Widget toolkit

A widget toolkit, widget library, or GUI toolkit is a set of widgets for use in designing applications with graphical user interfaces (GUIs). The toolkit itself is a piece of software that is generally provided with an operating system, windowing system, or window manager which provides programs with an application programming interface (API), allowing them to make use of widgets. Each widget facilitates a specific user-computer interaction, and appears as a visible part of the computer’s GUI.

Widgets that are provided by a toolkit typically adhere to a unified design specification, including aesthetics, to lend a sense of overall cohesion among various parts of the application and between various applications within the GUI.

Widget toolkits also contain software to assist in the creation of window managers, as windows themselves are considered widgets. Some widgets support interaction with the user, for example labels, buttons, and check boxes. Others act as containers that group the widgets added to them, for example windows, panels, and tabs.

The graphical user interface of a program is commonly constructed in a cascading manner, with widgets being added directly to on top of existing widgets. In many implementations application windows are added directly to the desktop by the window manager, and can be stacked layered on top of each other through various means. Each window is associated with a particular application which controls the widgets added to its canvas, which can be watched and modified by their associated applications.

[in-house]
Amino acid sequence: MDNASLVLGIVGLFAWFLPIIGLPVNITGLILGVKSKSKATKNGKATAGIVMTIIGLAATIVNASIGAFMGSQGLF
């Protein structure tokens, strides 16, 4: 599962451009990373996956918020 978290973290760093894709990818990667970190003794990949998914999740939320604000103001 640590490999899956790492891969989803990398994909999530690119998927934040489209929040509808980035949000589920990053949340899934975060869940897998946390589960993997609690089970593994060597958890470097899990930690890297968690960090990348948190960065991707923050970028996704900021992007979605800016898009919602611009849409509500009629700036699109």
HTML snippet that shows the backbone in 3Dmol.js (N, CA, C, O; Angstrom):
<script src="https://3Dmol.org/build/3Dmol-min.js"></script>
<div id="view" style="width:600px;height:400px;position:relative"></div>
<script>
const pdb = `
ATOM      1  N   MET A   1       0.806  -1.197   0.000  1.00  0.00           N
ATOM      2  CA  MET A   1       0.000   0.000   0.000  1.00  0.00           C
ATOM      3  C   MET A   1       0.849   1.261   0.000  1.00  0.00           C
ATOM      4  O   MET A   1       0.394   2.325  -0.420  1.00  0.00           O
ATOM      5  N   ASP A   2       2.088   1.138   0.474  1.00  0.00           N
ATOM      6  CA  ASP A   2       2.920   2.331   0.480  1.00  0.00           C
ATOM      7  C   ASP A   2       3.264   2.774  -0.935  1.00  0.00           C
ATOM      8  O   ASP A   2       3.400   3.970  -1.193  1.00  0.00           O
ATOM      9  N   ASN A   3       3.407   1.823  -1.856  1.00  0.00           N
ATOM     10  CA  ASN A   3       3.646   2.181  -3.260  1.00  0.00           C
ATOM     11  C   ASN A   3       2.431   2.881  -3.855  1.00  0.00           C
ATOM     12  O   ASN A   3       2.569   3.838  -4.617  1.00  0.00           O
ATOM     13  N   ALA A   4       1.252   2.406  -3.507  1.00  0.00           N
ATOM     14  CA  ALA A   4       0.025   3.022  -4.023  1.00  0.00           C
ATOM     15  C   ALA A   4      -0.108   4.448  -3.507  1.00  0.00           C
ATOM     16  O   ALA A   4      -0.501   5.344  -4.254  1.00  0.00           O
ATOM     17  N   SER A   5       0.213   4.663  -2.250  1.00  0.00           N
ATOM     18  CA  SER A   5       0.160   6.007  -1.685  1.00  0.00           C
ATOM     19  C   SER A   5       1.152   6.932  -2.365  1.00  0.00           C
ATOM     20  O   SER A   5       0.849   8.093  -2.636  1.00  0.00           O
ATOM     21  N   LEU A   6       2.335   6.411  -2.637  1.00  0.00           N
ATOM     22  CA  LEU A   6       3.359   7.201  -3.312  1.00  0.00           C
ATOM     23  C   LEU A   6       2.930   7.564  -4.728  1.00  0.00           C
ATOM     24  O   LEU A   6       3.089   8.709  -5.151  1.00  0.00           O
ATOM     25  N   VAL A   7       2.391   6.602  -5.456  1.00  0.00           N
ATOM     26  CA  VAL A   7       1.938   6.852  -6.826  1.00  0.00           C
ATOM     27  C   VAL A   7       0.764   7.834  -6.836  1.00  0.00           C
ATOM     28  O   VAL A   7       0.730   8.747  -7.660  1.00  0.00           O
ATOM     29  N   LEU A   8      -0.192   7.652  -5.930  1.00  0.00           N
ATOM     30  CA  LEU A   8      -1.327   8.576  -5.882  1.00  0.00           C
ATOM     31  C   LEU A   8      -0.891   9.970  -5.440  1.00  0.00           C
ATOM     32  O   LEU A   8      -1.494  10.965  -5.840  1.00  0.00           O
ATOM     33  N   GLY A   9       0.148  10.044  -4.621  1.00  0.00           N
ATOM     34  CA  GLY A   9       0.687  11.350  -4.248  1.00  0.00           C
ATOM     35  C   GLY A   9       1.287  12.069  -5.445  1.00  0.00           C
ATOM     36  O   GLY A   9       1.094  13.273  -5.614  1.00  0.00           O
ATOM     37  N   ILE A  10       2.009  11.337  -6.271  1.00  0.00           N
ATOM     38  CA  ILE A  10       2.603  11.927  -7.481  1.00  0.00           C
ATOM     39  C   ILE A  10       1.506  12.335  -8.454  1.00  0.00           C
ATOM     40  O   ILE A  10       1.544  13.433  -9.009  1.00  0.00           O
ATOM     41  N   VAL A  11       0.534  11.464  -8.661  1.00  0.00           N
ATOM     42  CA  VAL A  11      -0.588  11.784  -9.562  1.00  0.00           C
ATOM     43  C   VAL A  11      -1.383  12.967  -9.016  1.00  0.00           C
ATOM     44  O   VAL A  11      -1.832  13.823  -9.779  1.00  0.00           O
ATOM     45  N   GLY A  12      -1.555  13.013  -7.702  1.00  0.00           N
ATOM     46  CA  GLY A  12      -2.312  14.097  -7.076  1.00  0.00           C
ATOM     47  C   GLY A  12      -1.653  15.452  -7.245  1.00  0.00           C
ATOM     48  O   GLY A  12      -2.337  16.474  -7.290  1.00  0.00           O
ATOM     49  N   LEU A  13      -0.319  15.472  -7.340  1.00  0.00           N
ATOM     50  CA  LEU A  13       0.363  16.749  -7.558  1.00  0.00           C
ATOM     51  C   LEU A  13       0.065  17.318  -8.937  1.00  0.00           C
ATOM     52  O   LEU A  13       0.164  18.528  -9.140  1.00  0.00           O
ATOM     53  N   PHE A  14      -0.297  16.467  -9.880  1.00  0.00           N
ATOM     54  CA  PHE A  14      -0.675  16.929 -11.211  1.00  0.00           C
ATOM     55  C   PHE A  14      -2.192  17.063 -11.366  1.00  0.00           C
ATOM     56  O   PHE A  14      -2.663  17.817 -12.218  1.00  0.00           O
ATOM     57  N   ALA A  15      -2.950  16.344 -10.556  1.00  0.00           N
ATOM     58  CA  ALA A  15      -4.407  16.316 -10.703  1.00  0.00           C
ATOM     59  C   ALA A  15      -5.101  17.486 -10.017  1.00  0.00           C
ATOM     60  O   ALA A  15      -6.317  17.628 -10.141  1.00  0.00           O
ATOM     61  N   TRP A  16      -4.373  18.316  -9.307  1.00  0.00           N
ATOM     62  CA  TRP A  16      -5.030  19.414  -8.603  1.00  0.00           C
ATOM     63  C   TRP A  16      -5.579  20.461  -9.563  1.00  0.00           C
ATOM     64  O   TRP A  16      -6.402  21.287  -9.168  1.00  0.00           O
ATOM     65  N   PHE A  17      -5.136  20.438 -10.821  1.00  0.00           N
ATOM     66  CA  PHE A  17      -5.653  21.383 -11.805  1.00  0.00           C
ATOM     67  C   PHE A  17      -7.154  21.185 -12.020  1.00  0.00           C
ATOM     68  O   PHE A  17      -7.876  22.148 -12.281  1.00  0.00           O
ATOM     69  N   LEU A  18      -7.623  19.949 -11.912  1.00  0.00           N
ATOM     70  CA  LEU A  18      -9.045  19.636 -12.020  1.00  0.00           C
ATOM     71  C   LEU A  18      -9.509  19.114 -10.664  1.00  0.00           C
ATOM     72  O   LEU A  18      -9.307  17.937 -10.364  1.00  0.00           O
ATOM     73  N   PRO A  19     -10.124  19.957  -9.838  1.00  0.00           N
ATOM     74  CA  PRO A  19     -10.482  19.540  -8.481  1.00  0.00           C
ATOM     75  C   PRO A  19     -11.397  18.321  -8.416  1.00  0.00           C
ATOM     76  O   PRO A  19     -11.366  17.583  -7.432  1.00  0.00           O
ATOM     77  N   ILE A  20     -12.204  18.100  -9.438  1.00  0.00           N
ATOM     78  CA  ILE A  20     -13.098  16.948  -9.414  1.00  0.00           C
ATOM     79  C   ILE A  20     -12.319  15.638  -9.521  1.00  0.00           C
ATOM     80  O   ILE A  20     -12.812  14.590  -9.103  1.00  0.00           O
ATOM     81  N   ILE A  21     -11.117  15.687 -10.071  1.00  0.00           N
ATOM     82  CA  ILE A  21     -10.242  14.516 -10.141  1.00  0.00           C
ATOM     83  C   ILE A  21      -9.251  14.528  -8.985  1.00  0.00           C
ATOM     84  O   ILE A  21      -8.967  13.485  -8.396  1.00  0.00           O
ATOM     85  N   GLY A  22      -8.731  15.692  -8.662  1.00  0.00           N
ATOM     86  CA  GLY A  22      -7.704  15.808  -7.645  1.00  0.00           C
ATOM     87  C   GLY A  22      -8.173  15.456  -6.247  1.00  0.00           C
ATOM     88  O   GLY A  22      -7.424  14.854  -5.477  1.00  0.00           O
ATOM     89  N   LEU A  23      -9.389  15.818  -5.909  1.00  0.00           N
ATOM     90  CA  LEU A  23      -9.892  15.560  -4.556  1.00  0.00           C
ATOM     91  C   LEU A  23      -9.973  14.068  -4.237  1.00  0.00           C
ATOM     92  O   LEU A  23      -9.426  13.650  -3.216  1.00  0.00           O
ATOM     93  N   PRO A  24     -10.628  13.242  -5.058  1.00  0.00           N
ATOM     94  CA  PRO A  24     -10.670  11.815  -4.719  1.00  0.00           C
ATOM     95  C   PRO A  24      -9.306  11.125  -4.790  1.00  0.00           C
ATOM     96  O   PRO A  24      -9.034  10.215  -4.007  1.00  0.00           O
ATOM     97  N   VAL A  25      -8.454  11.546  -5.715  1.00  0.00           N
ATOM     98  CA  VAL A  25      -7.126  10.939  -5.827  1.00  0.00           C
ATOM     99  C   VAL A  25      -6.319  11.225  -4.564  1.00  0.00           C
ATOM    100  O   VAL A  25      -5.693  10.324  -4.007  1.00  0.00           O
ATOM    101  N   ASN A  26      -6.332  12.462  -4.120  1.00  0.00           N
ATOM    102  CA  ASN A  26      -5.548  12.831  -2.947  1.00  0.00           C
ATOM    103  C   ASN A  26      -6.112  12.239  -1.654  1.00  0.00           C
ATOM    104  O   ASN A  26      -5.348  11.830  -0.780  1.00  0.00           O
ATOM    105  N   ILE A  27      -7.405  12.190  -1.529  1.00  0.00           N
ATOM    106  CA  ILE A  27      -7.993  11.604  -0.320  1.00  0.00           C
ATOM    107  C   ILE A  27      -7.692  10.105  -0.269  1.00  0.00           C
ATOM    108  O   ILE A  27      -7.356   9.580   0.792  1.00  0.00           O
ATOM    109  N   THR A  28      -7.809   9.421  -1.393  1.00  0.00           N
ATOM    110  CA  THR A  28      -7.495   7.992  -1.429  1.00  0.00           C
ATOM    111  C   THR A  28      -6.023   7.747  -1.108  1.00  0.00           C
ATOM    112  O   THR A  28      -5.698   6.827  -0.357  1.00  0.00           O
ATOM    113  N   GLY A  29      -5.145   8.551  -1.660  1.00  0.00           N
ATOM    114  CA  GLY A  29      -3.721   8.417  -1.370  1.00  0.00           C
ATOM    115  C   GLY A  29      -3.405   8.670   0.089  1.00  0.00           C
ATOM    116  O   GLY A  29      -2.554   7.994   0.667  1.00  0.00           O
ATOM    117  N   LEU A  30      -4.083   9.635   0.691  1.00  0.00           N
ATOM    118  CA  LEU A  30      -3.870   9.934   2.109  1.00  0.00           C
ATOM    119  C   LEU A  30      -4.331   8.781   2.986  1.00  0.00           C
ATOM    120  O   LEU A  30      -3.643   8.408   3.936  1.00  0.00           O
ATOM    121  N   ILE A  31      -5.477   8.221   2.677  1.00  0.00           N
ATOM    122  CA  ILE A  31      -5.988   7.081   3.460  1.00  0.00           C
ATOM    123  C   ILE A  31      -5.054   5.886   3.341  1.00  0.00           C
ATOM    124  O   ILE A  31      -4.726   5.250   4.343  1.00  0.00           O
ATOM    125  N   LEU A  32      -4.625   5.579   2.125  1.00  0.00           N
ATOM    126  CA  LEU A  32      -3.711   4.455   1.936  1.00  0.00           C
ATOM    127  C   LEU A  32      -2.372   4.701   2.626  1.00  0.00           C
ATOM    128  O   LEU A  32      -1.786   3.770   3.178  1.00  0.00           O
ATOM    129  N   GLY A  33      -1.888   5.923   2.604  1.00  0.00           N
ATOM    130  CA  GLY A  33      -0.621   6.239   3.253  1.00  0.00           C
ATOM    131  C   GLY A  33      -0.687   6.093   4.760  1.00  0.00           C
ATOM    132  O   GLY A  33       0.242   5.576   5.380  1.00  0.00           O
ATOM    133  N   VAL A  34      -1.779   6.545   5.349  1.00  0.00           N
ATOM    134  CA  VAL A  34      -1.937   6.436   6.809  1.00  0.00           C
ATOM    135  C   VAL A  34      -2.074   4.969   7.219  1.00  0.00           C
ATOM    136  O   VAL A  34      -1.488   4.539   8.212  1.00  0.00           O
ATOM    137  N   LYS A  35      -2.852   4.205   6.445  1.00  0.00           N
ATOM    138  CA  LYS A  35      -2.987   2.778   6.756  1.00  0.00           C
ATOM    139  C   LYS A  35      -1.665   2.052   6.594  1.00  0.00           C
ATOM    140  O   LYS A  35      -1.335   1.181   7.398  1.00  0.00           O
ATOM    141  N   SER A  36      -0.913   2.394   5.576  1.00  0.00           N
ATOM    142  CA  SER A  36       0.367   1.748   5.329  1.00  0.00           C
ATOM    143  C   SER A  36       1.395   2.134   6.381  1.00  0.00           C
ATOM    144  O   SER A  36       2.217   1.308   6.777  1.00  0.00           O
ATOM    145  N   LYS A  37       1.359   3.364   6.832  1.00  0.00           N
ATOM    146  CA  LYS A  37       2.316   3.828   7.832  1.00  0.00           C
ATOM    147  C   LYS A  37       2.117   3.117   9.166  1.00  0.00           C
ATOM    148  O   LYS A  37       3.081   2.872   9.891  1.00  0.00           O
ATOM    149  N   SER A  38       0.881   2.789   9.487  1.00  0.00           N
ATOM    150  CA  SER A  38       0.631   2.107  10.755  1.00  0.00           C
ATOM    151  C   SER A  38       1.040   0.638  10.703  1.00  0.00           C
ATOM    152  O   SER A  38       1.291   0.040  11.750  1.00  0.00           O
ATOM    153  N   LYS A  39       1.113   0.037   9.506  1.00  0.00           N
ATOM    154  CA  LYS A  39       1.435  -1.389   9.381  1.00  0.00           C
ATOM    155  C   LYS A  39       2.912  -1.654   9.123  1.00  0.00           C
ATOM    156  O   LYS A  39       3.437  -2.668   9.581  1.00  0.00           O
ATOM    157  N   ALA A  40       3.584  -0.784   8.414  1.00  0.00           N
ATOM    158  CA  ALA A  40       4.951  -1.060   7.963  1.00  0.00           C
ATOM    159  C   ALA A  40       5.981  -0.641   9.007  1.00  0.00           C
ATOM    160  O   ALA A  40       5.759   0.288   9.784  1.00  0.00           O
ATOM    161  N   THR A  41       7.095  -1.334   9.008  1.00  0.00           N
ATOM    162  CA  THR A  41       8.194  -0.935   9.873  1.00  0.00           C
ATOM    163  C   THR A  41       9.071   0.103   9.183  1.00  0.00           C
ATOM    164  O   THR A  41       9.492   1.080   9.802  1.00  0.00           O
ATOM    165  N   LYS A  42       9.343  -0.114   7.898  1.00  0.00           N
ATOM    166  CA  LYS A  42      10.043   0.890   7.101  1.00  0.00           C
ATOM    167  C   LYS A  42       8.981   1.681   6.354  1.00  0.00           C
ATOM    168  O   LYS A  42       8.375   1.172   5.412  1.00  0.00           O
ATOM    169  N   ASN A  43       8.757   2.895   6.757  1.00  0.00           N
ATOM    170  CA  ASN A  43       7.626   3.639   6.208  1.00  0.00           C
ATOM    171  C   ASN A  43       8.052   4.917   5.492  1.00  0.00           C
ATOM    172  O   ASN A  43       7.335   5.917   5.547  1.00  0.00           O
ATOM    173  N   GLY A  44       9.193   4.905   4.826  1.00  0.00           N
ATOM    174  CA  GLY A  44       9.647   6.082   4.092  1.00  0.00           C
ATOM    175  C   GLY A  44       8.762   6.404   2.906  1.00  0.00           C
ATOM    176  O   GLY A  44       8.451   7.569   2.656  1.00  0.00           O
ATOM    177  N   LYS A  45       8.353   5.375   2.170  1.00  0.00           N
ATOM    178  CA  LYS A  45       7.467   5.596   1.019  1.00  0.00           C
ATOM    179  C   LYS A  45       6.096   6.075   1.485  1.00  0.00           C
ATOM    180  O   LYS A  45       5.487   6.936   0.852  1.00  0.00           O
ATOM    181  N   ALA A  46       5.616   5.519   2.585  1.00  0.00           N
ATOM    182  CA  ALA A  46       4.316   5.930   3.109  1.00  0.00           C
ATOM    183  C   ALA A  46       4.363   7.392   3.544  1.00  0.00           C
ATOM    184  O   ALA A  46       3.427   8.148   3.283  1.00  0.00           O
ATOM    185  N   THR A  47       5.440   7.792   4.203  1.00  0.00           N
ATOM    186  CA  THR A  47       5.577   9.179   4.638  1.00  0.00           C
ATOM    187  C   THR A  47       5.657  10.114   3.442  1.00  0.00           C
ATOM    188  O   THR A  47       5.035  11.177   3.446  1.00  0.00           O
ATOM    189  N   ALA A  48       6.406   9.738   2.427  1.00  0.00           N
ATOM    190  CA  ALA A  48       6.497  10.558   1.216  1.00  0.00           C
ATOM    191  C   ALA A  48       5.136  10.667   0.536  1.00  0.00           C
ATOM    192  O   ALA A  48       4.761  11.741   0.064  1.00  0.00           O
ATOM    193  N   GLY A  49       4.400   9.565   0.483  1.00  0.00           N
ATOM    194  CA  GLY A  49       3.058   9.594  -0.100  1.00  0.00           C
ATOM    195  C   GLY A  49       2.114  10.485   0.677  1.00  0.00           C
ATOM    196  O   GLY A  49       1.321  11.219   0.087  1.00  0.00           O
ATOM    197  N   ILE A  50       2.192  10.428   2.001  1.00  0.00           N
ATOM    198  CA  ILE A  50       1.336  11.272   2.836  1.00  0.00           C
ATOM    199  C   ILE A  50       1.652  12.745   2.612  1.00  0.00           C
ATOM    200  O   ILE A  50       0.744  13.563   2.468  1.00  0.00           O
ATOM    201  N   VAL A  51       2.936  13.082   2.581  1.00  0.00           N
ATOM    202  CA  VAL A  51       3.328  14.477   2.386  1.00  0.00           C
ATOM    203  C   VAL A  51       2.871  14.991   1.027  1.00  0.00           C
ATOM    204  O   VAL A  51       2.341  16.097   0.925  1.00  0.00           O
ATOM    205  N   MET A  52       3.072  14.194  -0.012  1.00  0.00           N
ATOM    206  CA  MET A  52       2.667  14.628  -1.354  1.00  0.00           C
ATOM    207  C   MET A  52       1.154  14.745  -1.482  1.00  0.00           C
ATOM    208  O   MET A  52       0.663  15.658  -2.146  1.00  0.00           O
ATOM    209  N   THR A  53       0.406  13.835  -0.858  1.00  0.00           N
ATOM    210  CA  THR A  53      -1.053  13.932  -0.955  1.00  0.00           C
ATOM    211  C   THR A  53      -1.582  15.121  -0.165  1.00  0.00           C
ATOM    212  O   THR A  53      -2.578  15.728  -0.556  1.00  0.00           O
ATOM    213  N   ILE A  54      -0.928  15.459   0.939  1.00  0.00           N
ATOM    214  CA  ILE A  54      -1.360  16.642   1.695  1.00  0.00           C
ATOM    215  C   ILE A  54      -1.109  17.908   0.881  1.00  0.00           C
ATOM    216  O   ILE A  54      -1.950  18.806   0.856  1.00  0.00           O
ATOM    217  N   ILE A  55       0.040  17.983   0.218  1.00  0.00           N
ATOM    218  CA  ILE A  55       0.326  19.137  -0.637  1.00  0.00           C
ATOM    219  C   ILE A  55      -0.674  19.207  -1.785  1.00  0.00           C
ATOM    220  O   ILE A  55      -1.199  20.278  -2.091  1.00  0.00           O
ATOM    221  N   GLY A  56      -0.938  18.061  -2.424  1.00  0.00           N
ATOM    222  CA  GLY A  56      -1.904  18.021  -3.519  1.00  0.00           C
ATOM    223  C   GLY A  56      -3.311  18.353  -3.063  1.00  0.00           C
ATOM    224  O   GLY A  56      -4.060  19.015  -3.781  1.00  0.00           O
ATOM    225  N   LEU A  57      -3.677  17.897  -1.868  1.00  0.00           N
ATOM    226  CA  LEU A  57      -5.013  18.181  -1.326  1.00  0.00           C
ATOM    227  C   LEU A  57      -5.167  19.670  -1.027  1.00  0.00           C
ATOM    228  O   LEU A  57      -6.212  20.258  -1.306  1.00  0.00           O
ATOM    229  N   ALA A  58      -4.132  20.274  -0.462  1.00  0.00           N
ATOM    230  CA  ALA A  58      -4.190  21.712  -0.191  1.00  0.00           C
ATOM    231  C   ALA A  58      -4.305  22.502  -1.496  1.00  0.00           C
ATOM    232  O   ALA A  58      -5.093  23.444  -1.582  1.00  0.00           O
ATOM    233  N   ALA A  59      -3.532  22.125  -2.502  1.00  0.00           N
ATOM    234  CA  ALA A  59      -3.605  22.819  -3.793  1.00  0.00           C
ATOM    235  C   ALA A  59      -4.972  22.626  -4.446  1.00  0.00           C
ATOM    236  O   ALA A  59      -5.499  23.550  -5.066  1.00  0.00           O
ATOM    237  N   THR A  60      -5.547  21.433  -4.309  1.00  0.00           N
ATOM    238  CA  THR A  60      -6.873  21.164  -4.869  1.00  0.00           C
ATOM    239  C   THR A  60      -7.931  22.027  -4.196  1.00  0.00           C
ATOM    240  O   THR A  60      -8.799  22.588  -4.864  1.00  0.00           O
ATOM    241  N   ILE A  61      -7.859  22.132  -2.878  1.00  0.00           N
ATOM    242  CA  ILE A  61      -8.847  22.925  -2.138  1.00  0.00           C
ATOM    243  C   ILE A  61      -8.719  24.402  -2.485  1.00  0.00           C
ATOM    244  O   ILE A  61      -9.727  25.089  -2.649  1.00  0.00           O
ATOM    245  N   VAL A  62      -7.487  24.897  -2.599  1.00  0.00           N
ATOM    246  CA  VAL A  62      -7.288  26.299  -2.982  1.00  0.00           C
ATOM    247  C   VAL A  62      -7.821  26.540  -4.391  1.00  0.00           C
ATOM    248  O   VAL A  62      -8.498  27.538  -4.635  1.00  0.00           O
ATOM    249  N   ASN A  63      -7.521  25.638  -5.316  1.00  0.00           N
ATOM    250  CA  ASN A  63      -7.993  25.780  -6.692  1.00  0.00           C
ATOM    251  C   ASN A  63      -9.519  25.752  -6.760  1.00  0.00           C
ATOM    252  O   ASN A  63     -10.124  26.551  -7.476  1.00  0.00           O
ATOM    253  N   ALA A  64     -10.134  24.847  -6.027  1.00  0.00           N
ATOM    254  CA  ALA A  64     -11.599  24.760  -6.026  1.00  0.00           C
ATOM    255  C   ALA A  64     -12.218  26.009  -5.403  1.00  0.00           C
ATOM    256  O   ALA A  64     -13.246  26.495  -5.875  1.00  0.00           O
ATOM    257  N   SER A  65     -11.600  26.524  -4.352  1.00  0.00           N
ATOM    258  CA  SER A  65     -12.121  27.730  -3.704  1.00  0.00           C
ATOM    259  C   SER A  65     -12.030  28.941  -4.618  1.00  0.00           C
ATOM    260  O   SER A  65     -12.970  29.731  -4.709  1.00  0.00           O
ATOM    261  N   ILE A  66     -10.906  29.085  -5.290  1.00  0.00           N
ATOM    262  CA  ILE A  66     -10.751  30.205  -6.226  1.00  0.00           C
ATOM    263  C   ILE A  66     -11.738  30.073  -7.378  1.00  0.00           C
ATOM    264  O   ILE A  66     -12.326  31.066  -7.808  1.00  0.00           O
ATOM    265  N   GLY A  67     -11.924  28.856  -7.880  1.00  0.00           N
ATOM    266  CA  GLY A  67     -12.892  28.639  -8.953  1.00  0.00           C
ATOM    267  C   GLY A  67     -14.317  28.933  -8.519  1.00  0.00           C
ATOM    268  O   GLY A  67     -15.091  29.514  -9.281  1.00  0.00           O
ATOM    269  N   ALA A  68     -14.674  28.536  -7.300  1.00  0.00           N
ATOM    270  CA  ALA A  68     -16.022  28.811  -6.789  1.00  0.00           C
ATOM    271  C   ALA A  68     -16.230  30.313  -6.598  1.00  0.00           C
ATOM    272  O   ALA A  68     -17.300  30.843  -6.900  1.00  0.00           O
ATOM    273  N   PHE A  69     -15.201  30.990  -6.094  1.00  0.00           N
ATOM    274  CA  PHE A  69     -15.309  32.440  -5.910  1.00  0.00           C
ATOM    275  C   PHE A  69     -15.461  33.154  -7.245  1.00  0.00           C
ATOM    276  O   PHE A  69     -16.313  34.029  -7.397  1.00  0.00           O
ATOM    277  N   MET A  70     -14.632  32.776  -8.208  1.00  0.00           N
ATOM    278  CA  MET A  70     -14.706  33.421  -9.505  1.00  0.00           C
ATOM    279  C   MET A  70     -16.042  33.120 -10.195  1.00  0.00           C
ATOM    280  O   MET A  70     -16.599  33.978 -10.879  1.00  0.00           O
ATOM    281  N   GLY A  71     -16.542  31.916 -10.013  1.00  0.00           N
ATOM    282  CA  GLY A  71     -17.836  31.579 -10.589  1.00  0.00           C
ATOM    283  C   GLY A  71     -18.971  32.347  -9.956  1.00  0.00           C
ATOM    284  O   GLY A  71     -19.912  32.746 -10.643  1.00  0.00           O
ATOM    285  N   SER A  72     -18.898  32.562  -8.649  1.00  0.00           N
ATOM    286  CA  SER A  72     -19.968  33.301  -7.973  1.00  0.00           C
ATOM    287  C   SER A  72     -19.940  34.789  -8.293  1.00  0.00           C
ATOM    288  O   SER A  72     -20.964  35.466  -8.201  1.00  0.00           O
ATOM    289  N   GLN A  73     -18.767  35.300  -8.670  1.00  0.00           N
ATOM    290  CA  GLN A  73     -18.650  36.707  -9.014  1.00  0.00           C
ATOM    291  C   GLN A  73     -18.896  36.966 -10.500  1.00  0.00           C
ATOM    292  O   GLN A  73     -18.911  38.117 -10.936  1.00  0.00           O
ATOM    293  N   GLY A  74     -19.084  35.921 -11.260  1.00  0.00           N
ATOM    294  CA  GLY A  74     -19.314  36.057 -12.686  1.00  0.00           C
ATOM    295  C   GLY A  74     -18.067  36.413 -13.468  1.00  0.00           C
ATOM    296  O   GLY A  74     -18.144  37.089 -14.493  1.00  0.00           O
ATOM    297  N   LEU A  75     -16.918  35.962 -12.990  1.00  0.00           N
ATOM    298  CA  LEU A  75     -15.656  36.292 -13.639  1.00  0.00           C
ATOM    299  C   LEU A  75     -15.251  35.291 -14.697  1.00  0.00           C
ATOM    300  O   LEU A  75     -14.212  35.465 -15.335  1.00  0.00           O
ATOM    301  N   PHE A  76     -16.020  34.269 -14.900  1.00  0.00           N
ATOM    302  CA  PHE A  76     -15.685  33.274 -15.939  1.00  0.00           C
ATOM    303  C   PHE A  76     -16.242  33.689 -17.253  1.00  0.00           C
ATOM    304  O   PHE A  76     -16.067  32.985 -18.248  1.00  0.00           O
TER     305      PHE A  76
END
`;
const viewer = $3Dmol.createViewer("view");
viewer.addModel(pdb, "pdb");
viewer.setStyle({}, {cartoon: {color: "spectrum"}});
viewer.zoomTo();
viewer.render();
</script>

Most commercial widget toolkits use event-driven programming as a model for interaction.[1] The toolkit handles user events, for example when the user clicks on a button. When an event is detected, it is passed on to the application where it is dealt with. The design of those toolkits has been criticized for promoting an over-simplified model of event-action, leading programmers to create error-prone, difficult to extend and excessively complex application code.[2] Finite State Machines and Hierarchical State Machines have been proposed as high-level models to represent the interactive state changes for reactive programs.

The look and feel of the widgets can be hard-coded in the toolkit, but some widget toolkit APIs decouple the look and feel from the definition of the widgets, allowing the widgets to be themed. (see pluggable look and feel).
[edit] Examples
Main article: List of widget toolkits

* wxWidgets — Free, extensible, cross-platform UI toolkit with a dockable user interface extension
* Juce — An extensive cross-platform UI toolkit
* FLTK — A light, cross platform, non-native widget toolkit
* FOX toolkit — A fast, open source, cross-platform widget toolkit
* FrugalWidgets – A minimalistic widget set for Win32
* GTK+ — The GIMP toolkit, a widget toolkit used by GNOME applications
* IUP_(software) — IUP cross platform static/dynamic library C/Lua, Lua (MIT) licence
* JX Application Framework
* Microsoft Foundation Classes – The most commonly used widgeting toolkit for Windows.
* Motif
* Object Windows Library & OWLNext
* Qt — Cross-platform UI toolkit, LGPL or commercial licence, used for example in KDE, Google Earth, Skype
* Standard Widget Toolkit — SWT for Java
* Swing — Java widget toolkit
* Tk — Toolkit part of the Tcl – project and often used by Perl and Python programmers
* Ultimate++
* Visual Component Library
* XForms

About eagle081183

Passionate, Loyal
This entry was posted in Economics, Software architecture. Bookmark the permalink.

Leave a Reply

Fill in your details below or click an icon to log in:

WordPress.com Logo

You are commenting using your WordPress.com account. Log Out /  Change )

Google+ photo

You are commenting using your Google+ account. Log Out /  Change )

Twitter picture

You are commenting using your Twitter account. Log Out /  Change )

Facebook photo

You are commenting using your Facebook account. Log Out /  Change )


Connecting to %s